Jamal finds a “universal” surah that counters “Kill them wherever you find them” in a teaching drawn from the Jewish Testament’s story of Cain and Abel: “…if anyone slew a person—unless it be for murder or for spreading mischief in the land—it would be as if he slew the whole people …” (5:32). As Jamal put it, whoever kills someone unjustly, it is as if he has killed all humankind.
Consoled by my conversation with Jamal, I returned home and found the “Open Letter to Dr. Ibrahim Awwad al-Badri, Alias ‘Abu Bakr al-Baghdadi’” signed by Muslim scholars from around the world, and “The Phony Islam of ISIS: A Response to the Atlantic’s ISIS Story,” Dagli Caner’s response to Wood’s article.
Whereas Wood’s Atlantic article quotes an Islamic expert who claims that ISIS fighters “are faithfully reproducing [early Islam’s] norms of war,” the “Open Letter” calls ISIS fighters’ brutal acts “unquestionably forbidden,” “heinous war crimes,” “abominable crimes” that provide “ample ammunition for all those who want to call Islam barbaric.”
Wood’s article makes the case that ISIS takes Muslim texts very seriously, but Caner and the “Open Letter” insist on the opposite. Instead of immersing themselves in the long, extensive disciplines of Muslim wisdom, ISIS propagandists’ “prophetic methodology,” Caner claims, “is nothing more than cherry-picking what they like and ignoring what they do not.”
I share Caner’s concern that citizens and leaders who consider themselves “informed” by reading articles like Wood’s may conclude, like my email correspondent, that ISIS is not distorting Muslim teaching. They may begin to fear that if more Muslims “wake up tomorrow and start taking their texts ‘seriously,’” we’re in big trouble, and that to think otherwise is to be seduced by a “cotton candy” version of Islam as a peace-loving community. This places people like my friend Jamal in an untenable position: “… they can expect to be told that short of declaring their sacred texts invalid, they are fooling themselves or deceiving the rest of us” (Caner).
I am praying for a continuing “intrareligious” conversion. By that, I mean that I pray for a more contemplative, mystical approach to our religious lives. As pioneer contemplative theologian Raimon Panikkar put it,
Intrareligious dialogue … does not begin with doctrine, theology and diplomacy. It is intra, which means that if I do not discover in myself the terrain where the Hindu, the Muslim, the Jew and the atheist may have a place—in my heart, in my intelligence, in my life—I will never be able to enter into a genuine dialogue…. As long as I do not open my heart and do not see that the other is not an other but a part of myself who enlarges and completes me, I will not arrive at dialogue. If I embrace you, then I understand you.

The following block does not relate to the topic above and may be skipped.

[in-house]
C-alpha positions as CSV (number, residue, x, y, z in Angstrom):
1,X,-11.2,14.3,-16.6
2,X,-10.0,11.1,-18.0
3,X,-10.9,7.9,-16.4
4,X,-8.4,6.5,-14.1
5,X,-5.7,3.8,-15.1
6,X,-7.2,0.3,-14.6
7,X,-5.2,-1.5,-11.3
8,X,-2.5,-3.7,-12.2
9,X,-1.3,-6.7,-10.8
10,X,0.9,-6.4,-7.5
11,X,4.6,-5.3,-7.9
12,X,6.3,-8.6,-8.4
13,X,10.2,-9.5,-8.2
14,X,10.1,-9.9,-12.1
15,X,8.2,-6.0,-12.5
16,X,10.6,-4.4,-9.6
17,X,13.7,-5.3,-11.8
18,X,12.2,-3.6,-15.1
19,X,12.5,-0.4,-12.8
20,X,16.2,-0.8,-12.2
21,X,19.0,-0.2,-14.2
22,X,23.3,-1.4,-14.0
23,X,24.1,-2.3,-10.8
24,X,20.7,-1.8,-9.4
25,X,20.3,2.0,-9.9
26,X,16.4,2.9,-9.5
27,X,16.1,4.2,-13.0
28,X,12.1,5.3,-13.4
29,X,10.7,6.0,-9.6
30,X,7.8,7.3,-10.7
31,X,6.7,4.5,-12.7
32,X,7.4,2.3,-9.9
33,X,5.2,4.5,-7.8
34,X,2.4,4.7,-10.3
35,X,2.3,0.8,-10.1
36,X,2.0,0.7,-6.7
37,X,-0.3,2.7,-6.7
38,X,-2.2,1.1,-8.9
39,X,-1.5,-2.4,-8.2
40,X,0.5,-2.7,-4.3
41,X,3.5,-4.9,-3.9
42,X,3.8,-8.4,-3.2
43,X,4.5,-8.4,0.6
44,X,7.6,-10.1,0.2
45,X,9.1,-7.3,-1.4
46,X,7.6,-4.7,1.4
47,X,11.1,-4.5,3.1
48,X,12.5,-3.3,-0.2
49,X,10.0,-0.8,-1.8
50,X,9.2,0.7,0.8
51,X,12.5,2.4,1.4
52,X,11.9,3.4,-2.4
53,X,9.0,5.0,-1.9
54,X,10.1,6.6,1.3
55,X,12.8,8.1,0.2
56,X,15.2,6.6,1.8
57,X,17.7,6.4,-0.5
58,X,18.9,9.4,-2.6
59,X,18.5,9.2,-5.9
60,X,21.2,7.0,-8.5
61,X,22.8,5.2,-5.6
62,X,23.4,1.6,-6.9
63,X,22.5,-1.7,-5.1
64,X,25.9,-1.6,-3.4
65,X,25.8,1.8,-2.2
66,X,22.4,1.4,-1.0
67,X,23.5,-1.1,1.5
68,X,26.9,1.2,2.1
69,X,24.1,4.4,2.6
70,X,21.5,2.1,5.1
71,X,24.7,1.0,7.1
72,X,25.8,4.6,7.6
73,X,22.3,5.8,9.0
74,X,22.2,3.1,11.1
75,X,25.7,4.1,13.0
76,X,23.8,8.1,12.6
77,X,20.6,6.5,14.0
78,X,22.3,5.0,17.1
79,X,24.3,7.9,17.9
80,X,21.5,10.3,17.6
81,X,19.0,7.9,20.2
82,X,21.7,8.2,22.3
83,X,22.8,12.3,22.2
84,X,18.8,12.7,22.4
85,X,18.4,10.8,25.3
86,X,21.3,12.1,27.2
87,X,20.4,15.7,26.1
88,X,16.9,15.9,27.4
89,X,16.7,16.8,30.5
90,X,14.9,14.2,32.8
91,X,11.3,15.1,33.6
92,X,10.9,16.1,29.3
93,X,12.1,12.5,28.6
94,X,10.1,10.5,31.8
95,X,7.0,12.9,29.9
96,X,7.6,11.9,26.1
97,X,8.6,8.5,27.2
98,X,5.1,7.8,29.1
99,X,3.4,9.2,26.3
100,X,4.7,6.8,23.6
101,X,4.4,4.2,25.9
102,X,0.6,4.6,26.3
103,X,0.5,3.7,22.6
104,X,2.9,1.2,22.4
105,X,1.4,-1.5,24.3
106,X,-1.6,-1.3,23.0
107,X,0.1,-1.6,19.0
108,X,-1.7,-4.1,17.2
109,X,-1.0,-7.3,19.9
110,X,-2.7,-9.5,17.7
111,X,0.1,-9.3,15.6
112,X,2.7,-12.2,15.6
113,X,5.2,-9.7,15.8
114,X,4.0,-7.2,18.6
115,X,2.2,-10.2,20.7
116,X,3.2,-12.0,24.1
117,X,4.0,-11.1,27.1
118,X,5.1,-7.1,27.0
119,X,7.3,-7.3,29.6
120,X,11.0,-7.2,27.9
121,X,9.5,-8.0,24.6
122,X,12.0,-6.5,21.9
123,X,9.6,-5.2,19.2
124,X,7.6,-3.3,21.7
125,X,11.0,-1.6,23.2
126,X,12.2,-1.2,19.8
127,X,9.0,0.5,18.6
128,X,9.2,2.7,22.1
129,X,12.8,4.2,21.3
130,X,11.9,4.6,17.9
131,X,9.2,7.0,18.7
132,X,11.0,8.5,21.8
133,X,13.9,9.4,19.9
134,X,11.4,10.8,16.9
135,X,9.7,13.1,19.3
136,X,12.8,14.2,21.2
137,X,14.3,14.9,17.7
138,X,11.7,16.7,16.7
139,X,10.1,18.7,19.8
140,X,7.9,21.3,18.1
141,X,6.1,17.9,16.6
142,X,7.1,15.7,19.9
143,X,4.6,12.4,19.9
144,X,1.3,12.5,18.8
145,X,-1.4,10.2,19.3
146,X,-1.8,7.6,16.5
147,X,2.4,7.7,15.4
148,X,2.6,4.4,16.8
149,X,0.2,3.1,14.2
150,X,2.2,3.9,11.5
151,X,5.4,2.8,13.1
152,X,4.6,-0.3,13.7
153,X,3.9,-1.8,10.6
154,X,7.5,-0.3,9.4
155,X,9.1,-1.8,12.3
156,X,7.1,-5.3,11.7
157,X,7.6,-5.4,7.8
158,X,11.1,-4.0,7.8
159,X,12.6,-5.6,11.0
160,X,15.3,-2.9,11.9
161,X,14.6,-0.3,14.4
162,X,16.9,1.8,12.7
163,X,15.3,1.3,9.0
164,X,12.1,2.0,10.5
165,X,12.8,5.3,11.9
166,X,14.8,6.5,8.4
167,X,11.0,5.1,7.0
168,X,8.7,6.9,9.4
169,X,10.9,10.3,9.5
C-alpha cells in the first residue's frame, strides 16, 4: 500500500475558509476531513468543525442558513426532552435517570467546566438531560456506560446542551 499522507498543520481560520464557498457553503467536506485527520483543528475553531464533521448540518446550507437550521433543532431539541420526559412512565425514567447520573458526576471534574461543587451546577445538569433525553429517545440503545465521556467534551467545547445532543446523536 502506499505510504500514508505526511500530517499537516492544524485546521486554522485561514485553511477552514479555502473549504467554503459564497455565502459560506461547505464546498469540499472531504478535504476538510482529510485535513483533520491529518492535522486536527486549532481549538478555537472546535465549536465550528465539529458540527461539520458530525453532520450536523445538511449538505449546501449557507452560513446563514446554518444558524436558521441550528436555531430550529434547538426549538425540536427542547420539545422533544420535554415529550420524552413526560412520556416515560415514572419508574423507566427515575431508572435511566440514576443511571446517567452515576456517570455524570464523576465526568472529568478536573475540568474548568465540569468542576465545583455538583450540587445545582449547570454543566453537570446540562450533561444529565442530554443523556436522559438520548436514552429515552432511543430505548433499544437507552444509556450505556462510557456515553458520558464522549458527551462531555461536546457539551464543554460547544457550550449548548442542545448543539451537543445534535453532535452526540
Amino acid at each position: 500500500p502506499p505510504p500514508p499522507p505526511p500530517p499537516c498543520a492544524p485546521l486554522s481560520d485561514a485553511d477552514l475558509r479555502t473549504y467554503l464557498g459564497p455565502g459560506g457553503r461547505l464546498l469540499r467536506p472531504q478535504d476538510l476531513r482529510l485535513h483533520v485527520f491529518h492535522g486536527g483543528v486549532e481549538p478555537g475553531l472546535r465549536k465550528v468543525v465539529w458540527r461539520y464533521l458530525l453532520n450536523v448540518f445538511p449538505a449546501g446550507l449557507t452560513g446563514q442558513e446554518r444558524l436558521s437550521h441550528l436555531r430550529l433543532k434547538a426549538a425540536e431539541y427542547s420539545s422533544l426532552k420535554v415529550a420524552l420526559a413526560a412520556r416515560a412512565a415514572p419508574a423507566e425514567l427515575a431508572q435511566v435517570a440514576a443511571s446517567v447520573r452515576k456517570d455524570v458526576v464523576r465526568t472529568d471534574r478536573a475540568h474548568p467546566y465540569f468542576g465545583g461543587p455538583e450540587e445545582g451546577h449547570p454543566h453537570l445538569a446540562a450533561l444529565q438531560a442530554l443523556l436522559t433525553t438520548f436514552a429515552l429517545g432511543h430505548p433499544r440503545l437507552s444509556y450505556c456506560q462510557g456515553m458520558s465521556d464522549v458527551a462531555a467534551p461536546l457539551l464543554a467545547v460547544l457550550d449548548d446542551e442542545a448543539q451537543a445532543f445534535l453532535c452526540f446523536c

I remember a passage from Jamal’s The Fragrance of Faith, in which he describes his Muslim upbringing:
As a teenager, I delighted in the insight of the thirteenth-century Islamic saint, Jalālu’din Rūmī, that the Qur’ān is like a shy bride and rather than approach her directly, it is advisable to first bond with her friends, those who possess the inner heart. (p. 3)
Here is my hope: that instead of claiming that we know about Islam because of what ISIS says and does, we allow ourselves to discover in ourselves that terrain where we may bond with a Muslim friend, listen, learn, and yes, acknowledge significant differences. The “inner heart” of Islam as I understand it, and as I see it practiced in Muslim friends, is mercy and compassion, the two words used at the beginning of every surah of the Qur’ān. If you have no Muslim friends, then take a few minutes to listen to the voices and read the words of American Muslims recently posted here by Emily Kassie.
A walk on a sunny spring day with my friend Jamal reminded me that groups such as ISIS can distract us from the beauty of Islam as it is lived by millions. It reminded me that despite violent tribalist passages in all Abrahamic scriptures, the most widely quoted verse from the Qur’ān is, “O humankind! We created you from a single [pair] of a male and a female and made you into nations and tribes that you might come to know each other” (49:13).
This is a startling revelation. Monotheists have historically been monoculturalists hoping for a day when a supreme monofaith, on which we the chosen have a monopoly, will conquer the world. But what if God loves diversity? What if Truth is not a monotone but a symphony, not a war but a dance? I hope and trust that Jamal and I are in the same orchestra or dance hall, where no one has a monopoly.
I say this not because I want to water down my Christianity, but because my faith leads me to love God more than the beautiful, revealed, infallible teachings I have inherited, which do not exhaust the inexhaustible Whole.
Photo, above, of Fr. Dave Denny and Imam Jamal Rahman.